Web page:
Bottle Feeding a Baby: Pacing the Bottle Feed

The Breastfeeding Center of Ann Arbor

Barbara Robertson, MA, IBCLC

 

 

Bottle feeding your baby!

When you breastfeed your baby they get to control how much milk they get, and how fast they get it.

Bottle feeding is very different. The milk flows fast! Sometimes babies choke. Sometimes they gulp quickly with wide eyes and a worried look.

How can we help our babies with bottle feeding and cope with this quick flow and not develop a preference for that quick milk flow? This is important for all bottle fed babies, no matter what is in the bottle. However, for mothers who have returned to work and are needing to bottle feed while they are away, this technique is critical. It will help your baby not to overfeed while away and teach them that all feeding is work and takes time, just like breastfeeding. What a great life lesson! We do have a phone app that might help with bottle feeding! We also have a new podcast that can help shed some light on this situation. Check out our youtube video!

 

bottle feeding, breastfeeding, pumping, breast pump

Pacing the bottle feed

 

 

“Pacing (Kassing)” the bottle feed:

Helps babies feel safe and comfortable while they feed.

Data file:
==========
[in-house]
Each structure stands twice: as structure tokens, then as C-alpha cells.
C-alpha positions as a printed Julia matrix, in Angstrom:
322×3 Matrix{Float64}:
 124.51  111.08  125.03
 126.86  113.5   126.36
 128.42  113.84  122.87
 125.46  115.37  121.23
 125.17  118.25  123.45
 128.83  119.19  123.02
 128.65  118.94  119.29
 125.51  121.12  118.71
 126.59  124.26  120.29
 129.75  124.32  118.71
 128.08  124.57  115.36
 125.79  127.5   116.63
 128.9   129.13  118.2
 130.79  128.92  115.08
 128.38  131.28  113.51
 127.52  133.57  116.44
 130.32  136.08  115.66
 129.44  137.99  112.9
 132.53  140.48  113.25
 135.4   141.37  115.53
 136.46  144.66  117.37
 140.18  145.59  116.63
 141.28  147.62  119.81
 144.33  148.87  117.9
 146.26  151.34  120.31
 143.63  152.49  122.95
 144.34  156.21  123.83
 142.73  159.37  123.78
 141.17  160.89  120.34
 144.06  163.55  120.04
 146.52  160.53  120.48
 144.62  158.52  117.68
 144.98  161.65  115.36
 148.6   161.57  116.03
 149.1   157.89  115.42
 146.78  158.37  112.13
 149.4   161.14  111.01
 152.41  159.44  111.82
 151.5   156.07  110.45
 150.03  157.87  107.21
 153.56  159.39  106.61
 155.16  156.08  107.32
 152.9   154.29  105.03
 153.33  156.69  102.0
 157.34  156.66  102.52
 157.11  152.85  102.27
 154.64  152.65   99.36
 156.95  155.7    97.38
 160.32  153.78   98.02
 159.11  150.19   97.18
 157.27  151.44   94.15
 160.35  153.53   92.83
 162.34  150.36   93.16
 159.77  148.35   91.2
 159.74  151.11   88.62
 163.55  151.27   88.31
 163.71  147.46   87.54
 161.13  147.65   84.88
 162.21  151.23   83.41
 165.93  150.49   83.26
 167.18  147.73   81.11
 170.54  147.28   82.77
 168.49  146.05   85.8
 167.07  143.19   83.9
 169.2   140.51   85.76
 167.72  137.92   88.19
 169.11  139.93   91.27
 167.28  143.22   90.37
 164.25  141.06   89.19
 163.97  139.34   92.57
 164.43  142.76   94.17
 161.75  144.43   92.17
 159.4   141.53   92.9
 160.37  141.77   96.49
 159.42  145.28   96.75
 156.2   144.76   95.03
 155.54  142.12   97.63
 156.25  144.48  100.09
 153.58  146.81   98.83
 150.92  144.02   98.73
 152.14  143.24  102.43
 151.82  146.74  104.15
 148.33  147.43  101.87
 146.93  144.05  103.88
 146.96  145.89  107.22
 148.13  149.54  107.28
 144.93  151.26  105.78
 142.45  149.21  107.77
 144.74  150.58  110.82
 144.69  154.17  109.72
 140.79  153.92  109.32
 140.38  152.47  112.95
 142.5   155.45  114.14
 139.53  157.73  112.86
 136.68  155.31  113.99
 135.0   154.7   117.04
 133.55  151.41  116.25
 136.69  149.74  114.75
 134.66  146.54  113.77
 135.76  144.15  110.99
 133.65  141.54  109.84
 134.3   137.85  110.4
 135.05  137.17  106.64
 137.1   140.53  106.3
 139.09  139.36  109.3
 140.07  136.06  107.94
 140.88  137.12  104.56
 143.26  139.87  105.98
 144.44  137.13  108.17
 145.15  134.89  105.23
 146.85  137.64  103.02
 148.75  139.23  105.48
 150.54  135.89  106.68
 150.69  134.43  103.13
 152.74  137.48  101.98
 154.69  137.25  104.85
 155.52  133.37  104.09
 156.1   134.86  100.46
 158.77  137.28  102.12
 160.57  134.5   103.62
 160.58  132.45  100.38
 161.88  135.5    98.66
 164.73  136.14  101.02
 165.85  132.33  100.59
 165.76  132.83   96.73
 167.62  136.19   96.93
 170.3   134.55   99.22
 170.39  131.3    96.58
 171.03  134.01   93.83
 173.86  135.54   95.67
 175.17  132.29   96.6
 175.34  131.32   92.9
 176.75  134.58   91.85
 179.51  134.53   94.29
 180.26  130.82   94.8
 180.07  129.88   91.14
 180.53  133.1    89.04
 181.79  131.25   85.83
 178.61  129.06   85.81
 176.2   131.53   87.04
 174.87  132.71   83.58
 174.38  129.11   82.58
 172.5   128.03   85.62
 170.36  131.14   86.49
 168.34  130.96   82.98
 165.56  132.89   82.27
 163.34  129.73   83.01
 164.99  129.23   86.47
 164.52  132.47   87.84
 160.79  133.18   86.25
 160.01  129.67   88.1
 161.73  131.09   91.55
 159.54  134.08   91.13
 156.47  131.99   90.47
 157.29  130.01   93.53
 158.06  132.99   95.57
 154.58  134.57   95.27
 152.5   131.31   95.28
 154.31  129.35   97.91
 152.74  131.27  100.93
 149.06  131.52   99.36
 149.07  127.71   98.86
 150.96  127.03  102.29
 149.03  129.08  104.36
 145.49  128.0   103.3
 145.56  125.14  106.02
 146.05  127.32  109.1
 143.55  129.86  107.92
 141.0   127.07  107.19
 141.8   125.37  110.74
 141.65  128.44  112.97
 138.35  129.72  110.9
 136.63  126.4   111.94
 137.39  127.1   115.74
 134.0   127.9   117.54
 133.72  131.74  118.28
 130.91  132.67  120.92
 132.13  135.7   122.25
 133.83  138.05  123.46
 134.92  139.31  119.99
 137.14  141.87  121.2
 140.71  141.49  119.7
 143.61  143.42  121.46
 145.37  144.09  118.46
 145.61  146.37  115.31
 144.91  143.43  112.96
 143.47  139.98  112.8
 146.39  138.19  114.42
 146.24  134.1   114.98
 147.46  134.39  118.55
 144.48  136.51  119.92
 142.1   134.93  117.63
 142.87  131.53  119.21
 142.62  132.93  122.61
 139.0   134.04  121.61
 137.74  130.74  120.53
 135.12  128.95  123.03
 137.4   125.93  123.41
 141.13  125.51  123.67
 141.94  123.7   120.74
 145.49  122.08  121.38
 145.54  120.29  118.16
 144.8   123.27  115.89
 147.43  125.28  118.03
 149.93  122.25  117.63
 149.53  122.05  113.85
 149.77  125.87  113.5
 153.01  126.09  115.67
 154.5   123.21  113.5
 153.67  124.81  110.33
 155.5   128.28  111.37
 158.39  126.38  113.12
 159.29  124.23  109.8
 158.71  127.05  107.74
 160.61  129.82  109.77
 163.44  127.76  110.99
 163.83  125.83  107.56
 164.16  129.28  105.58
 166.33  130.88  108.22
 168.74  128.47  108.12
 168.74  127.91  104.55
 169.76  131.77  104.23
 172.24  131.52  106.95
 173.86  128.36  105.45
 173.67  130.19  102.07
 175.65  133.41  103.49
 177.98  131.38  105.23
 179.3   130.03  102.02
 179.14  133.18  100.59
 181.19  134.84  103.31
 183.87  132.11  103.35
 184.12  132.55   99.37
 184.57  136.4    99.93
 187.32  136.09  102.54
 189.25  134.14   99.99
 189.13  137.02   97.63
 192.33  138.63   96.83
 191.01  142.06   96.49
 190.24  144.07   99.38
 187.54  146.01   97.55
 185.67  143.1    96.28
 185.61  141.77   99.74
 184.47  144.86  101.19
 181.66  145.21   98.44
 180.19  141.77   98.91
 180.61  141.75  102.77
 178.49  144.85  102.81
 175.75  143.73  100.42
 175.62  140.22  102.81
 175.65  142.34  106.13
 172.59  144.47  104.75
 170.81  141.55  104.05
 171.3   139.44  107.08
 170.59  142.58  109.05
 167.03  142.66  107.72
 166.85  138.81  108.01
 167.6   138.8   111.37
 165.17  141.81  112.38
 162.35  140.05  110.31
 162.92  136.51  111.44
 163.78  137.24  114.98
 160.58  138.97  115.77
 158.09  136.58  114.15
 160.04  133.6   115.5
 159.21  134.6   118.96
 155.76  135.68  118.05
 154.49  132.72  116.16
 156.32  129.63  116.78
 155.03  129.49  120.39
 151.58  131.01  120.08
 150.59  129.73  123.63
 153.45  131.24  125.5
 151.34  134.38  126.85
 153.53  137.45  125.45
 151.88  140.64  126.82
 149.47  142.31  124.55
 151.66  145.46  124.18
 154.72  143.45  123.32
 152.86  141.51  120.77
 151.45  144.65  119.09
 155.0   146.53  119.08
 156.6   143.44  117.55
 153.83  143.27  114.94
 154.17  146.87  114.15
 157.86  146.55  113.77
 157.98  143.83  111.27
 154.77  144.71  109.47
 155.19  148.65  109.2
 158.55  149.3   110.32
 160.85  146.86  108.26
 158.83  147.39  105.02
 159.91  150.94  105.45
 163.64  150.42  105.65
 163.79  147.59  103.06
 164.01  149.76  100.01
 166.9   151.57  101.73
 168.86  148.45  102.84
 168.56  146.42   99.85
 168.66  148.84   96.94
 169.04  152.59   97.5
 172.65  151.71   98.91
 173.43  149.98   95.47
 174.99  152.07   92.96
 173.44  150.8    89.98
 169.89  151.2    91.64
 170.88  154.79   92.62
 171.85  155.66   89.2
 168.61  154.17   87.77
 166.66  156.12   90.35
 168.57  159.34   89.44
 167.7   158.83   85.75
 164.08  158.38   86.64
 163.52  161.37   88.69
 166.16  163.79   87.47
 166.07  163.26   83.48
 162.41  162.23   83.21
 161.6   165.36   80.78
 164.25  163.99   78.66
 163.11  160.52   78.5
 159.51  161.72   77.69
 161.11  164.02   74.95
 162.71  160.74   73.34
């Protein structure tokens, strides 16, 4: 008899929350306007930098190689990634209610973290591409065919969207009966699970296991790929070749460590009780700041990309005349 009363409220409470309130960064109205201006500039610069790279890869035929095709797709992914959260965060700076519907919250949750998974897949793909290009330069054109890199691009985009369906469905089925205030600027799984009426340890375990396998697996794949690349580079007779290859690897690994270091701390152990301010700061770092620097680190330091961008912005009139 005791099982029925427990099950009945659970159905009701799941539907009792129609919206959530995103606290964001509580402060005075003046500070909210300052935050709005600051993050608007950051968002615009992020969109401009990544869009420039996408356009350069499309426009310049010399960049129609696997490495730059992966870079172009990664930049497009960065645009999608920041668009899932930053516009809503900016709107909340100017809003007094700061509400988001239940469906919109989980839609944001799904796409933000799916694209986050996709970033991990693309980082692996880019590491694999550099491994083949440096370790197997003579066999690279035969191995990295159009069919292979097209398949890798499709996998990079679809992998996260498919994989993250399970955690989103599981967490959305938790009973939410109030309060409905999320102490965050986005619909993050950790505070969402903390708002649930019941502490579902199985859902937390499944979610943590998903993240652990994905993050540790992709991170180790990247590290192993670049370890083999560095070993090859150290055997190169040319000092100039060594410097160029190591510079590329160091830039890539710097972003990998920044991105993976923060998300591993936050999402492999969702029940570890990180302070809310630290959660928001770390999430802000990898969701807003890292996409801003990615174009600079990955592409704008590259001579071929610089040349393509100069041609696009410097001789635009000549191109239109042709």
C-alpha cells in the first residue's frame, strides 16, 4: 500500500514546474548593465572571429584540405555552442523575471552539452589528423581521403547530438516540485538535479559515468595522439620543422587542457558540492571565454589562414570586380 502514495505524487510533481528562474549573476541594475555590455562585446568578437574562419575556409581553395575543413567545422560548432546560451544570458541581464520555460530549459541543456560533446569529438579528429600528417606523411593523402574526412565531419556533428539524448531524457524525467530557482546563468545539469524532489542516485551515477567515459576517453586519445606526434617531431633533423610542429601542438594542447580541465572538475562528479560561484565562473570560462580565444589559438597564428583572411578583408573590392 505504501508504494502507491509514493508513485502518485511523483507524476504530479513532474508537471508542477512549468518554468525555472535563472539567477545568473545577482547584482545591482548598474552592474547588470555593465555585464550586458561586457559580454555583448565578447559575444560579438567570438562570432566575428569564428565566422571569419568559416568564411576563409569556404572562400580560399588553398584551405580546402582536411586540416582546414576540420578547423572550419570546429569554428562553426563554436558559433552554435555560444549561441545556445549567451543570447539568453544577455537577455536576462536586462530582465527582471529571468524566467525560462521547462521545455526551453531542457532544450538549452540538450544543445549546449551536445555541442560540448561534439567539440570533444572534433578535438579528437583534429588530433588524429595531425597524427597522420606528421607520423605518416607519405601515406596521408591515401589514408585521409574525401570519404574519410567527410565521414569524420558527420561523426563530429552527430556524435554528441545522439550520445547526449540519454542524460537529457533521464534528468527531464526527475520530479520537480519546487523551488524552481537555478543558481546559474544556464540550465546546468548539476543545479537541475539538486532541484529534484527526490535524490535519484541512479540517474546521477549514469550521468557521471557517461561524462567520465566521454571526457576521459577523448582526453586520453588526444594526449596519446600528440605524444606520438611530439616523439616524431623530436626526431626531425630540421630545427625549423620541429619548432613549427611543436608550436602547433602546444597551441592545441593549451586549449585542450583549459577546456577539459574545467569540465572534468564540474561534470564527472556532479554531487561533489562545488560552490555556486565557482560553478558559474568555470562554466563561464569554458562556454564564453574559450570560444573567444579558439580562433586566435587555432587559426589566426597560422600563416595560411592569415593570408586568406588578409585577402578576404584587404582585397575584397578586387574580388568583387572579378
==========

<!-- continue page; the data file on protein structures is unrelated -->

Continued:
Helps keep flow more like breastfeeding.

Helps reduce overfeeding of babies with a bottle.

Helps protect the breastfeeding relationship.

 

How “pacing” the feed works:

  • Have the baby sit very upright.
  • Use a slow flow, wide based bottle teat.
  • Touch the baby’s chin or upper lip with the tip of the teat. When the baby cues for feeding by opening their mouth gently slide the teat in as deeply as the baby allows.
  • Keep the bottle so the breastmilk just fills the teat.
  • Don’t worry about the baby swallowing air. You may need to burp more but this is a small price to pay compared to baby thinking that feeding is easy. We want to teach babies that feeding takes time and effort, with the breast, and with the bottle.
  • After 3 or so swallows, gently twist the teat so the nipple seal is broken and rest the teat against the baby’s chin, cheek, or upper lip. This allows the baby to catch their breath, realize feeding takes time, but not worry that the breastmilk and bottle is gone.
  • Is the baby getting stressed? Are they frowning, wrinkling their forehead, widening their eyes, splaying their hands, making squeaking sounds, choking? If so, twist the teat out of their mouth and give them a break.
  • When they cue again by opening their mouth allow wide, repeat the process.
  • This process should take about 20 minutes. Babies need time to realize they are full just like grownups. It takes time but it is so worth it!
  • Watch for satiation cues, getting sleepy, not cueing by opening mouth, turning away from the teat, becoming more interested in surroundings, let them decide they are done.
  • If you feel the baby has had an appropriate amount of supplement, take a break, have a burp, change a diaper, shift position, and see if the baby cues again.

Some families worry that the baby will swallow more air feeding this way and become gassy. Think of it this way, do you swallow more air sipping tea or chugaging a big glass of something? Gulping quickly actually causes more air swallowing!